Table 3. Hardness expressed as mg/l of CaCO3.
mg/L or ppma Water hardness
0-75 Soft
75-150 Moderately hard
150-300 Hard
Over 300 Very Hard
a When expressed as grains of hardness, 1 grain = 17.1 mg/L (ppm).

Sodium may be of health significance to people on a low-sodium diet. Sodium can be reduced or removed by expensive treatment systems, but when Ca and Mg are removed from water by passing through a water softener, sodium replaces it.

Potassium is an essential nutritional element, but its concentration in most drinking water is trivial and quantities seldom reach 10 mg/L.

Carbonates and bicarbonates are the major contributors to the “total alkalinity” that may be determined in a routine water test. The alkalinity of a water sample is a measure of its ability to neutralize acids. Naturally occurring levels of total alkalinity up to 400 mg/L as CaCO3 are not a health hazard. Low alkalinity is associated with low pH values and may indicate potential for problems due to corrosion of metal in plumbing systems.

Chloride concentrations in drinking water may be important to people on low-salt diets. Most people will detect a salty taste in water containing more than 250 mg/L of chloride. Expensive treatment methods are needed to remove chloride from water.

Sulfate content in excess of 250 to 500 ppm (mg/L) may give water a bitter taste and have a laxative effect on people not adapted to the water. Expensive treatment methods are necessary to remove or reduce sulfate in a private water system.

Nitrate in excess of 45 mg/L (or in excess of 10 mg/L if reported as nitrate-nitrogen) is of health significance to pregnant women and infants under six months. Do not use high-nitrate water in infant formulas or other infant foods. Considerably higher nitrate content apparently is tolerated by most adults. Nitrate can be removed from private water supplies, but the equipment is expensive and not commonly used.

Total dissolved solids, also called “total mineral content” or “total residue,” is the total amount of material remaining after evaporation of the water. Values of less than 500 ppm (mg/L) are satisfactory and up to 1,000 ppm (mg/L) can be tolerated with little effect.

Fluoride is important in the development of teeth in infants and youth. The optimum fluoride content to assist in the control of tooth decay is 0.9 to 1.5 ppm (mg/L). Excessive amounts are rarely found in Colorado waters, but a concentration over 3.0 ppm (mg/L) may cause darkening of the tooth enamel and other undesirable effects.

Iron and manganese are nuisance chemicals that cause troublesome stains and deposits on light-colored clothes and plumbing fixtures. Iron causes yellow, red or reddish-brown stains and deposits, while manganese stains and deposits are gray or black. Excessive amounts also may cause dark discoloration in some food and beverages and cause an unpleasant taste. Iron and manganese can be removed or reduced in a softener equipped with special resins or by small treatment systems involving aeration, filtration and chlorination.

Copper and zinc will cause an undesirable taste if concentrations are above the recommended limits. A water softening system should significantly lower the levels of these elements.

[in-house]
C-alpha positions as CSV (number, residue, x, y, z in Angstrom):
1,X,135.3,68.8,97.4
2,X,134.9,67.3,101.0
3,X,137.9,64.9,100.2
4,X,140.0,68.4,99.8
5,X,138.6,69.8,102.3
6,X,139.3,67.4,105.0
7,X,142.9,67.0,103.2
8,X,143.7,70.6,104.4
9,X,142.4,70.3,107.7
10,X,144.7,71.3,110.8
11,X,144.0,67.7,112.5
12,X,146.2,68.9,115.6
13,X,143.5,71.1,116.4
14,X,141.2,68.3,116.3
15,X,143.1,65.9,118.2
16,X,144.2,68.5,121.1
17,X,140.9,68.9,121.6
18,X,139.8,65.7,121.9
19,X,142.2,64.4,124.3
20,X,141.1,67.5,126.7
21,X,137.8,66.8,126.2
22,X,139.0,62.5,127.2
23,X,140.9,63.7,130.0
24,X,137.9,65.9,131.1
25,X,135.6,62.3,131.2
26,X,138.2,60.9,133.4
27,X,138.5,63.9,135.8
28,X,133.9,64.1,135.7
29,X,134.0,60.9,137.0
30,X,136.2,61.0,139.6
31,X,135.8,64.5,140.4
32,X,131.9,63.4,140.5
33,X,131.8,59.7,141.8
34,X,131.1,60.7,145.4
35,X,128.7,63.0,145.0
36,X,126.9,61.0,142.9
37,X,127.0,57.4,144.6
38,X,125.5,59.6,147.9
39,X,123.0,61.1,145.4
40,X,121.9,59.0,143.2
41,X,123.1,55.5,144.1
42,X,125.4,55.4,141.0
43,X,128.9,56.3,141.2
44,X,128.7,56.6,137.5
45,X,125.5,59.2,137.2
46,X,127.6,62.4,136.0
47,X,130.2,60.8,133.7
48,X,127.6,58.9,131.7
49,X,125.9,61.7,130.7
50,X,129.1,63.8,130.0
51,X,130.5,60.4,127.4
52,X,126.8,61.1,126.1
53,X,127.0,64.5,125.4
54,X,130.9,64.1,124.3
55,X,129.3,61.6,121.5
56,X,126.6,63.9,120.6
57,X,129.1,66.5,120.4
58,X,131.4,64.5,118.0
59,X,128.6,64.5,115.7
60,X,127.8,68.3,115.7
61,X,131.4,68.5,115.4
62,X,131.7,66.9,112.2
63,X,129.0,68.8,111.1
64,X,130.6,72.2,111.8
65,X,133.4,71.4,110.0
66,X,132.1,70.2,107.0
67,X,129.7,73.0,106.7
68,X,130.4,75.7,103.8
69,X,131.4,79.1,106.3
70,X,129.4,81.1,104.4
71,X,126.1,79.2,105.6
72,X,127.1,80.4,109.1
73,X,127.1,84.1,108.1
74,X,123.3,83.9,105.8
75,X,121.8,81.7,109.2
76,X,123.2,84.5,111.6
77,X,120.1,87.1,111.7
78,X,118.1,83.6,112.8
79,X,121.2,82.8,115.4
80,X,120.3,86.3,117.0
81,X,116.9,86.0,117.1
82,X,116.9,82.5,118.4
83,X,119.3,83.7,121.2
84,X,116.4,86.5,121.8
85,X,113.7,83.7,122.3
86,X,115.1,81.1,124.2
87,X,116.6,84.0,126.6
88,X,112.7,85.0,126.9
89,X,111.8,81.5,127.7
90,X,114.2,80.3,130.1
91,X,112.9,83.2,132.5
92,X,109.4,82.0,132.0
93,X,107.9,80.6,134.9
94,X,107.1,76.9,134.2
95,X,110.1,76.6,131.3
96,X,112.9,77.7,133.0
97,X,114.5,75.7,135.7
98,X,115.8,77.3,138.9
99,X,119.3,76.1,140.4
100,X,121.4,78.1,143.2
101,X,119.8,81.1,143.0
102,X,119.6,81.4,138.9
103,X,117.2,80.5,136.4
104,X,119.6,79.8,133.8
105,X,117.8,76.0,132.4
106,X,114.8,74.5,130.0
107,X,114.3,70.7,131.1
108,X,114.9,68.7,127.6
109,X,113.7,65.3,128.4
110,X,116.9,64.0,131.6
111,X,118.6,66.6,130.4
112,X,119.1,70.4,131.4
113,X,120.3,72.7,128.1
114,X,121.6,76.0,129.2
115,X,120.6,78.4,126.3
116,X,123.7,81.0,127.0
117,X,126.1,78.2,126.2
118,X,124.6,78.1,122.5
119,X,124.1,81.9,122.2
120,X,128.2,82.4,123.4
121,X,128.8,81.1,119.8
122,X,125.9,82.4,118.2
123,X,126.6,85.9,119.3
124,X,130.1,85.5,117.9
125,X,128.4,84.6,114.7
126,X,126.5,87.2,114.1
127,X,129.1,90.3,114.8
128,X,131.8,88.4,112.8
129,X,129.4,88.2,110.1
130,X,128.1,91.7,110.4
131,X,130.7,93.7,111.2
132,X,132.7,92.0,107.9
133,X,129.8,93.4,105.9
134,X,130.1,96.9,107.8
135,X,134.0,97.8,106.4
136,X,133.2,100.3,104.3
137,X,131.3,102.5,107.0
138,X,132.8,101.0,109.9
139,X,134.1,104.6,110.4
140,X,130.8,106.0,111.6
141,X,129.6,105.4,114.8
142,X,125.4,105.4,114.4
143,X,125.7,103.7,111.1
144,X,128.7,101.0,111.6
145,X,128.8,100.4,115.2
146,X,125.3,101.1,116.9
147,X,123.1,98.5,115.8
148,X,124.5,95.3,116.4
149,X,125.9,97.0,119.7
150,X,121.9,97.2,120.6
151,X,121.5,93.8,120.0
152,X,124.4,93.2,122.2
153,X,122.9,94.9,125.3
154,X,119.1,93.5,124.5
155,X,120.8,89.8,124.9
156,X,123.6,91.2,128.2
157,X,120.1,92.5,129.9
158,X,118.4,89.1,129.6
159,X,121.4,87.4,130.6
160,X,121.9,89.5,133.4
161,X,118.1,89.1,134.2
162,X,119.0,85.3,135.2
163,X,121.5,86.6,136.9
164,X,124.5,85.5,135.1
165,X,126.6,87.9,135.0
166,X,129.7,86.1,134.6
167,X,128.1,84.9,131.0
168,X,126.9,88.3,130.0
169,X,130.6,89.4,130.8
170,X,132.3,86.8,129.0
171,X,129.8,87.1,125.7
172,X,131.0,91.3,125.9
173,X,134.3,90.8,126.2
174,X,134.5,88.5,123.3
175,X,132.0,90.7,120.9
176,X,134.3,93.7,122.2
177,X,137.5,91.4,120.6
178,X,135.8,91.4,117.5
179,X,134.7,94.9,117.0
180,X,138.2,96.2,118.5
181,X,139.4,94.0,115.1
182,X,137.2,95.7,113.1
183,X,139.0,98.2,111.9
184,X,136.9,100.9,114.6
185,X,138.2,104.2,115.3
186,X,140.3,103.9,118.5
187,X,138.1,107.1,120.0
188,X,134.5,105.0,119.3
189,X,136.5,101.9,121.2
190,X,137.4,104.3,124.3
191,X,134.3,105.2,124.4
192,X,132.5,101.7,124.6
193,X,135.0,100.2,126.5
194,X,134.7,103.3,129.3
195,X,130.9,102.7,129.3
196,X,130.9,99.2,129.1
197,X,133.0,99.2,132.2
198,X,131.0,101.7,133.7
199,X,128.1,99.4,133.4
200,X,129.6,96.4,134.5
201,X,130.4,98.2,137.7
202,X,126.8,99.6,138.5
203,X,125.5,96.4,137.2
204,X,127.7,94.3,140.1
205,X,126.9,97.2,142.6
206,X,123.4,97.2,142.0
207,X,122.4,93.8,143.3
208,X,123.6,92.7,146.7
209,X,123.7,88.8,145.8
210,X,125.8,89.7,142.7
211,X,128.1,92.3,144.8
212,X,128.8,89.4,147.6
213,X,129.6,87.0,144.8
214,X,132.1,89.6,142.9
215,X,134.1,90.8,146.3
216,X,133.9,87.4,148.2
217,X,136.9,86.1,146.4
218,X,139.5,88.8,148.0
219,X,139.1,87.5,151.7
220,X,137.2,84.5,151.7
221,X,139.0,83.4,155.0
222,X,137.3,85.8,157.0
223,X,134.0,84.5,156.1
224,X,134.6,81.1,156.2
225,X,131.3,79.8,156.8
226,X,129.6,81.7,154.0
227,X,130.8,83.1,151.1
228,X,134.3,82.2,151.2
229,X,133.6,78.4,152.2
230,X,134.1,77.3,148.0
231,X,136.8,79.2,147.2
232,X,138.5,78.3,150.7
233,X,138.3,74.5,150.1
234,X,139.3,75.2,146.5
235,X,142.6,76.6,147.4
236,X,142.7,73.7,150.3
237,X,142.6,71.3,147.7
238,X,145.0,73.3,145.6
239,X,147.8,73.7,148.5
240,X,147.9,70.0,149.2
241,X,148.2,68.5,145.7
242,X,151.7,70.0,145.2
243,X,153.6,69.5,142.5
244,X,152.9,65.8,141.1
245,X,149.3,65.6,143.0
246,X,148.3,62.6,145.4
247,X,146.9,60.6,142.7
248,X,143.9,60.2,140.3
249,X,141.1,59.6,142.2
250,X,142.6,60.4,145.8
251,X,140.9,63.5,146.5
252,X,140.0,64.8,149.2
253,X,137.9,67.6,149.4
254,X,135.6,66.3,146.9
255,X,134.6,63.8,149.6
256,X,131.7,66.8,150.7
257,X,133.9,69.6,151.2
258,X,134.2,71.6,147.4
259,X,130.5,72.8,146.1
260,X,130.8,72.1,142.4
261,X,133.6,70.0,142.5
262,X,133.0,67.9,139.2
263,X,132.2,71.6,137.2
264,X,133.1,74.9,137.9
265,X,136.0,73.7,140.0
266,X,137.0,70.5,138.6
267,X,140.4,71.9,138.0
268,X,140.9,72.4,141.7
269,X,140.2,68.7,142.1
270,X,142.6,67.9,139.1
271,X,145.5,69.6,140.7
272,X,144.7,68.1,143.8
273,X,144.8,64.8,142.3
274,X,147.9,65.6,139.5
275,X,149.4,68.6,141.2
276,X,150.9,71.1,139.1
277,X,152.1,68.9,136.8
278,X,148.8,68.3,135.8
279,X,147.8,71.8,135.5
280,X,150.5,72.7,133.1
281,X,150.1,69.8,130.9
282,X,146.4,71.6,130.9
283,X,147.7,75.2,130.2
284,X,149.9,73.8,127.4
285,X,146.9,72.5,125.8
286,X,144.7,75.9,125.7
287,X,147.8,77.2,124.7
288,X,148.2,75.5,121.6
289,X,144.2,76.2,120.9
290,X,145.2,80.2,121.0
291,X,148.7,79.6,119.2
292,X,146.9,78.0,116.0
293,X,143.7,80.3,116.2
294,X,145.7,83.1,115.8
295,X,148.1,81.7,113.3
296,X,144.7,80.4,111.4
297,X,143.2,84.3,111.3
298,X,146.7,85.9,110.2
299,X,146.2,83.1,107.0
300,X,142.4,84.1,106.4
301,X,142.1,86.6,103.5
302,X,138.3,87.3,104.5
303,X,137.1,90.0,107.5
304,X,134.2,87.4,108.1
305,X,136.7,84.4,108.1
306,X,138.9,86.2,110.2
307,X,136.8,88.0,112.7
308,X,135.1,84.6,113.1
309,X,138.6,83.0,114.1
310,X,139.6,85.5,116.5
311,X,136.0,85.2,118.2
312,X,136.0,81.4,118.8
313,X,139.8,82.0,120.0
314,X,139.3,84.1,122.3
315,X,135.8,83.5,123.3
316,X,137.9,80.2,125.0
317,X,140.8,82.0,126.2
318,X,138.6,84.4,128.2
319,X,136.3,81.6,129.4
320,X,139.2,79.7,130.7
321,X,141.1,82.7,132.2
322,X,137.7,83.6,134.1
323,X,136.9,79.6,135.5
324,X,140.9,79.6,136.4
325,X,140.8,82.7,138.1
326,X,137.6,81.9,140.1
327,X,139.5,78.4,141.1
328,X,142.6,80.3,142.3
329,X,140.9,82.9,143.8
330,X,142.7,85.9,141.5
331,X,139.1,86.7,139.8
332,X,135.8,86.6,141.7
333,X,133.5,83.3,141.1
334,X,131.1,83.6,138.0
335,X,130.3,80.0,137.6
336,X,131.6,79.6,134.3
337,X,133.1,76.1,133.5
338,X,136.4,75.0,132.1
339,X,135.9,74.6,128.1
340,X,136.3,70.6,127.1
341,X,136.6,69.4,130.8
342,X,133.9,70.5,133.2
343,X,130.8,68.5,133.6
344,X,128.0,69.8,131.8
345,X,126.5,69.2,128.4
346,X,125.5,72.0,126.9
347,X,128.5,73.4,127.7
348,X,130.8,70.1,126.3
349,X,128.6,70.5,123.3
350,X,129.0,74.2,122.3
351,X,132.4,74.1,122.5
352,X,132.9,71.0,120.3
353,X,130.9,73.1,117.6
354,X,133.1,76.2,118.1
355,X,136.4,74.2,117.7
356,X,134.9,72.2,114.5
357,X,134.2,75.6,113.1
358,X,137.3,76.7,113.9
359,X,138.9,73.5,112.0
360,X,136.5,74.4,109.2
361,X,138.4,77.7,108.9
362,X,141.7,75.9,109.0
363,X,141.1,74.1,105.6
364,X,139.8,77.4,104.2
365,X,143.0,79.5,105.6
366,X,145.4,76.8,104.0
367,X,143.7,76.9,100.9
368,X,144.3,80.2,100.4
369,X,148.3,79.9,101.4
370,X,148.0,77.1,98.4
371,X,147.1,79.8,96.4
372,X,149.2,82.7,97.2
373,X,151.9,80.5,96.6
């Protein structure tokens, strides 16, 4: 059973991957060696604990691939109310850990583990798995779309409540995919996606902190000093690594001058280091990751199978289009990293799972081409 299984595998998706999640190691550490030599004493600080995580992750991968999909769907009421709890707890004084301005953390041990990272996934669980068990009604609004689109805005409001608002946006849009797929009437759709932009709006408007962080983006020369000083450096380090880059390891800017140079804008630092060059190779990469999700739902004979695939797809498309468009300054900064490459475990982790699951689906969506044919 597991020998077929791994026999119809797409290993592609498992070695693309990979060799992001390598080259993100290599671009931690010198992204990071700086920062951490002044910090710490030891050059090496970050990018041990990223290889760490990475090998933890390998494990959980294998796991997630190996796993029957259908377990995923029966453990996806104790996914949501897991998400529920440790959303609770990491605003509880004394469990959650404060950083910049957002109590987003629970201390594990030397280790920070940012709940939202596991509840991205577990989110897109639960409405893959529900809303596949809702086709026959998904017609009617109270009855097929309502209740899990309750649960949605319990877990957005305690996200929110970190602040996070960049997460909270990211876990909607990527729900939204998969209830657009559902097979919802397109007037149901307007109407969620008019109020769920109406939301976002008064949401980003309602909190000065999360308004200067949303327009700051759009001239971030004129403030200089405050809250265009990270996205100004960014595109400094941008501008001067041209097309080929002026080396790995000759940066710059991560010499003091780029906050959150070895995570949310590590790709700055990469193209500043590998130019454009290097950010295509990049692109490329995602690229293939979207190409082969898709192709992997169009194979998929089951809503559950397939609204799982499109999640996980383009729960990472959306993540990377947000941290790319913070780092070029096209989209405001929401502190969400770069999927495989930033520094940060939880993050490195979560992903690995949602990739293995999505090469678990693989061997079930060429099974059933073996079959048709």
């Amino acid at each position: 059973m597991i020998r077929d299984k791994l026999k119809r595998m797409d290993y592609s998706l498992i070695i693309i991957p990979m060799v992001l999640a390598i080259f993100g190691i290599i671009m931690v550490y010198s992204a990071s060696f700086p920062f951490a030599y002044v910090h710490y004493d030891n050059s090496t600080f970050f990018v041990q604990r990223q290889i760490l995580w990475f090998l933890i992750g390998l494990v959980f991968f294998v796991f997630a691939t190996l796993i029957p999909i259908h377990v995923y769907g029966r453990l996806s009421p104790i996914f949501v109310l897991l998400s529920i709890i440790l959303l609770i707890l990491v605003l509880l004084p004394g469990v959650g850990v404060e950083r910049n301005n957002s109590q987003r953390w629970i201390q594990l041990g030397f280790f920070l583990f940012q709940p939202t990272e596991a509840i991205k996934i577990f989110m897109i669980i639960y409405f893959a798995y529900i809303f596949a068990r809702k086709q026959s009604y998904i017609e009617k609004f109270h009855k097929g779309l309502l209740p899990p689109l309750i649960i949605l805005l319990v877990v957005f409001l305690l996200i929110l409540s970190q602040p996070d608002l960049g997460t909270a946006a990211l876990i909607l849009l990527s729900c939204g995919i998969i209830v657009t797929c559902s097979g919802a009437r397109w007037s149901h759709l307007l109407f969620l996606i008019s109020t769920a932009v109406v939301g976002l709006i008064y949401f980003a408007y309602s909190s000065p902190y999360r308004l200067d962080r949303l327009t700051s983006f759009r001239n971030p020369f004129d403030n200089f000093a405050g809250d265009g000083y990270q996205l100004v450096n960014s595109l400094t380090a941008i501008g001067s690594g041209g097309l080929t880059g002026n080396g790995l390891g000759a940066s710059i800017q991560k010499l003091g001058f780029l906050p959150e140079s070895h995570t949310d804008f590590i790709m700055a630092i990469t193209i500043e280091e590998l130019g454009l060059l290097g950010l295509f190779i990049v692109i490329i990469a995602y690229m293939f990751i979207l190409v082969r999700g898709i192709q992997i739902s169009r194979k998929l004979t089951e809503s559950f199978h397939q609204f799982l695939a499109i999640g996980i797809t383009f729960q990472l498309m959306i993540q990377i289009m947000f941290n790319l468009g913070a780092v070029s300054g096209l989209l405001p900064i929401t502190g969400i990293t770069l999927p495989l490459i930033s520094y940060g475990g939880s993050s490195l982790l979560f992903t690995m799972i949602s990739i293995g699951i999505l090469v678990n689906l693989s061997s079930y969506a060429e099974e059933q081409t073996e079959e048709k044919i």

Arsenic, selenium, barium, cadmium, lead and mercury are potentially toxic elements. Fortunately, these elements rarely exceed the mandatory limits in most Colorado well water. If high concentrations are found, it is necessary to remove these elements using expensive treatment methods, such as distillation or reverse-osmosis. Lead contamination in drinking water can come from lead pipes and lead-based solder pipe joints.

Aluminum, ammonium, phosphorus, nickel and molybdenum are additional constituents that can be determined by the laboratory. Although no limits are established for these parameters, pollution of some sort is indicated if significant concentrations are detected in a water sample.

Taste and odor problems are difficult to solve. Some inorganic compounds may impart detectable tastes without odor. Hydrogen sulfide (rotten egg smell), when present, will impart an undesirable odor and taste. Generally, undesirable tastes may be caused by any of numerous organic compounds. These may be present naturally in the water or due to sewage or other surface contamination sources. They can impart disagreeable taste and odor in minute concentrations (a few parts per billion or a few milligrams per kiloliter) and specialized chemical tests are needed to detect such small levels. Turbidity in drinking water is caused by suspended sediments from erosion and runoff discharges. The maximum contaminant level in drinking is one to five turbidity units.

Water Treatment Systems

Some water constituents can be removed or reduced by ion-exchange resins, distillation, reverse osmosis or a combination of these methods. Other treatment processes might involve aeration or chemical oxidation followed by filtration. Organics can be removed by filtration through charcoal, but this may not be an effective method for removing inorganic contaminants. Treatment methods are specific to the type of chemical problems and generally are quite costly. For additional information on water quality or treatment systems, refer to the fact sheets listed below or call the EPA Safe Drinking Water Hotline, (800) 426-4791.


  • Follett, R.H. and Soltanpour, P.N. Fact sheet 0.506, Irrigation water quality criteria. Colorado State University
    Extension. 1992.
  • Soltanpour, P.N. and Raley, W.L. Fact sheet 4.908, Livestock drinking water quality. Colorado State University Extension. 1993.
  • United States Environmental Protection Agency. Fact Sheet: National Primary Drinking Water Standards and National
    Secondary Drinking Water Standards.
    Office of Water, Washington, DC 20450. 1989.

*J. R. Self, manager, Soil, Water and Plant Testing Laboratory, Colorado State University. 2/98. Reviswed 11/13.

Updated Tuesday, August 05, 2014